It’s food for thought, even as we sit down in a comfortable booth and wait for someone (what did he say his name was?) to deliver our meal.
We recently talked about winterizing your workplace and the need for care in snow shoveling and heavy lifting, but in the light of the recent blizzards plaguing much of the country, it’s a good time to talk about winter driving safety. Of course, here in the Boston area, discussing this topic today is a bit like the proverbial closing of the barn door after the horse has escaped. But it’s only January – winter could hold many more surprises.
For good advice on the topic, look to the North – if anyone ought to be experts on winter driving hazards, it should be our Canadian neighbors. The Canada Centre for Occupational Health and Safety has a comprehensive page on winter driving safety, ranging from preparing your vehicle and stocking a winter emergency kit to how to handle a skid and advice in case you are stranded in the snow. The Ontario Ministry of Transportation has specific advice on driving in whiteouts.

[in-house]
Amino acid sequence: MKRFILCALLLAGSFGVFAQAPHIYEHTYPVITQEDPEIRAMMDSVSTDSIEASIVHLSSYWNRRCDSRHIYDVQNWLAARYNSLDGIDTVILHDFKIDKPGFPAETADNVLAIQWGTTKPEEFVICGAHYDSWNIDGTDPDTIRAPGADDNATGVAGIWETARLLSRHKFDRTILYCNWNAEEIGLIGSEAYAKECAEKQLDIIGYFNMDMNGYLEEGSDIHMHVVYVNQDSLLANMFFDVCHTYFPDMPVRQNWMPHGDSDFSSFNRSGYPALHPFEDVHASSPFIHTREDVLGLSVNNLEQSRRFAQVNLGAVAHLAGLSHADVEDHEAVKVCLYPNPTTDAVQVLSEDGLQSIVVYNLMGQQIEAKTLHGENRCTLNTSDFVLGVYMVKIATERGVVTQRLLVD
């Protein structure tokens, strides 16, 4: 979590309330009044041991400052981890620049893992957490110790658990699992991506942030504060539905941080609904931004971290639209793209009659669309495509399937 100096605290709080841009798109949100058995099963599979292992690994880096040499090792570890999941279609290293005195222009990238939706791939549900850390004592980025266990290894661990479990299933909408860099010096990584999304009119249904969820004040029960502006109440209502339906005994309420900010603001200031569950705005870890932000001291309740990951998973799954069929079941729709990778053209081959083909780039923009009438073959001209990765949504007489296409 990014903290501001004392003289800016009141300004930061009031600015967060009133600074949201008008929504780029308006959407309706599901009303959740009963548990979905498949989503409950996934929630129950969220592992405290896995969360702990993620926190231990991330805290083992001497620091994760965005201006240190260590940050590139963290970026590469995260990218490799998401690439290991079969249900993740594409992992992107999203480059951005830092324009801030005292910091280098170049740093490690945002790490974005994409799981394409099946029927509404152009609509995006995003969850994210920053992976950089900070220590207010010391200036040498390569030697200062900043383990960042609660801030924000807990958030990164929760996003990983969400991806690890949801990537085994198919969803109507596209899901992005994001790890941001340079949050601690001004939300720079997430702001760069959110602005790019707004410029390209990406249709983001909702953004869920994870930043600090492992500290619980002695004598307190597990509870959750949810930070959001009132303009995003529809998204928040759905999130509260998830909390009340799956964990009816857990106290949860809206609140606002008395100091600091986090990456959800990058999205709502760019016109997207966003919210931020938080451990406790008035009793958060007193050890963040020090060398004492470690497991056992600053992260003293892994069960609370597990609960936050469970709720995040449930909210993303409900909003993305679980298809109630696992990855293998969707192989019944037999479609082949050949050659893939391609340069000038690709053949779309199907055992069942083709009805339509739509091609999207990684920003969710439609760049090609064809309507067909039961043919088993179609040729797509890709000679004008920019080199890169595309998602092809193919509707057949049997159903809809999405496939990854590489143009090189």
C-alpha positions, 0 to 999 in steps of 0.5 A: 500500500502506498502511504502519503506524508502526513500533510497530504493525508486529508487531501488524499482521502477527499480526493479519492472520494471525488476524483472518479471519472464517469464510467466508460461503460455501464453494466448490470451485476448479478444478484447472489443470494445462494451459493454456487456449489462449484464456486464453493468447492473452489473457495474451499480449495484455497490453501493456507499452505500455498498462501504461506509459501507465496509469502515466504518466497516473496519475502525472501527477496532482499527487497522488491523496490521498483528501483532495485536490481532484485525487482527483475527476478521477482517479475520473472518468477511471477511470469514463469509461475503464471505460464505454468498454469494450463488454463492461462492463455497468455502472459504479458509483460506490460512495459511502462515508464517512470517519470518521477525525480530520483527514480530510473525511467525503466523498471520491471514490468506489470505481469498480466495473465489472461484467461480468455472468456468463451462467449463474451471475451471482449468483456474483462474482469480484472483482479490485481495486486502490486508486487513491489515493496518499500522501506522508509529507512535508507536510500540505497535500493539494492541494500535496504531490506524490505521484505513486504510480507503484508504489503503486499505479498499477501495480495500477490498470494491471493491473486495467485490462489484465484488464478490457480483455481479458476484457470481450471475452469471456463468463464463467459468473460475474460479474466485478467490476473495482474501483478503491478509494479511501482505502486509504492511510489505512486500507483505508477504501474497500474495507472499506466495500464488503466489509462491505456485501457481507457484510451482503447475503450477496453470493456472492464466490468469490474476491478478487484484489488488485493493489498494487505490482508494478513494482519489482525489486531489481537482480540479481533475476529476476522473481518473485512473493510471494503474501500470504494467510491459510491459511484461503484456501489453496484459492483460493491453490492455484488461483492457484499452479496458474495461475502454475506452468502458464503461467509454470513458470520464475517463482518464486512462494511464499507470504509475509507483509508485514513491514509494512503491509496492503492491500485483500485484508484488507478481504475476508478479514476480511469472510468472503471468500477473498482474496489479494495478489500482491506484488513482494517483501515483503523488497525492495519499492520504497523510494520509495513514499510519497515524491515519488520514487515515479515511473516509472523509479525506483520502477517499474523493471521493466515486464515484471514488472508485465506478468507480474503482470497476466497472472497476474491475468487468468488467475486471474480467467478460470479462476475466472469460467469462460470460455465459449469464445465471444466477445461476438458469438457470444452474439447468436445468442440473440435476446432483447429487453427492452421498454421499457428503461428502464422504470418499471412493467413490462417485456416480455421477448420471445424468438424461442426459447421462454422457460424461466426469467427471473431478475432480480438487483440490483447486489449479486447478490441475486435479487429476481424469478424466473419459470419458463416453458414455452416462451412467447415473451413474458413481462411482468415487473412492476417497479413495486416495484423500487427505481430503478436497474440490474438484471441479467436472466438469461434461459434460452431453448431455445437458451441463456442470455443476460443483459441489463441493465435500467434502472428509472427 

Minnesota’s Department of Transportation also has good information on managing winter driving hazards, including tips for safe driving near or around snowplows and the hazards of black ice.
Allow extra time today and travel safely!
Chronic beryllium disease (CBD) is an irreversible, debilitating and potentially fatal lung disease that occurs from exposure to beryllium. In 2004, after much foot-dragging, OSHA began monitoring inspectors for exposure to the substance. First results show that at least three workers, or 1.5 percent of the 200 inspectors examined so far, have become sensitized to beryllium.
Occupational Hazards reports on this story and the history of the OSHA beryllium issue, along with comments by Adam Finkel, a former OSHA regional administrator and whistleblower whose actions sparked the eventual testing of workers.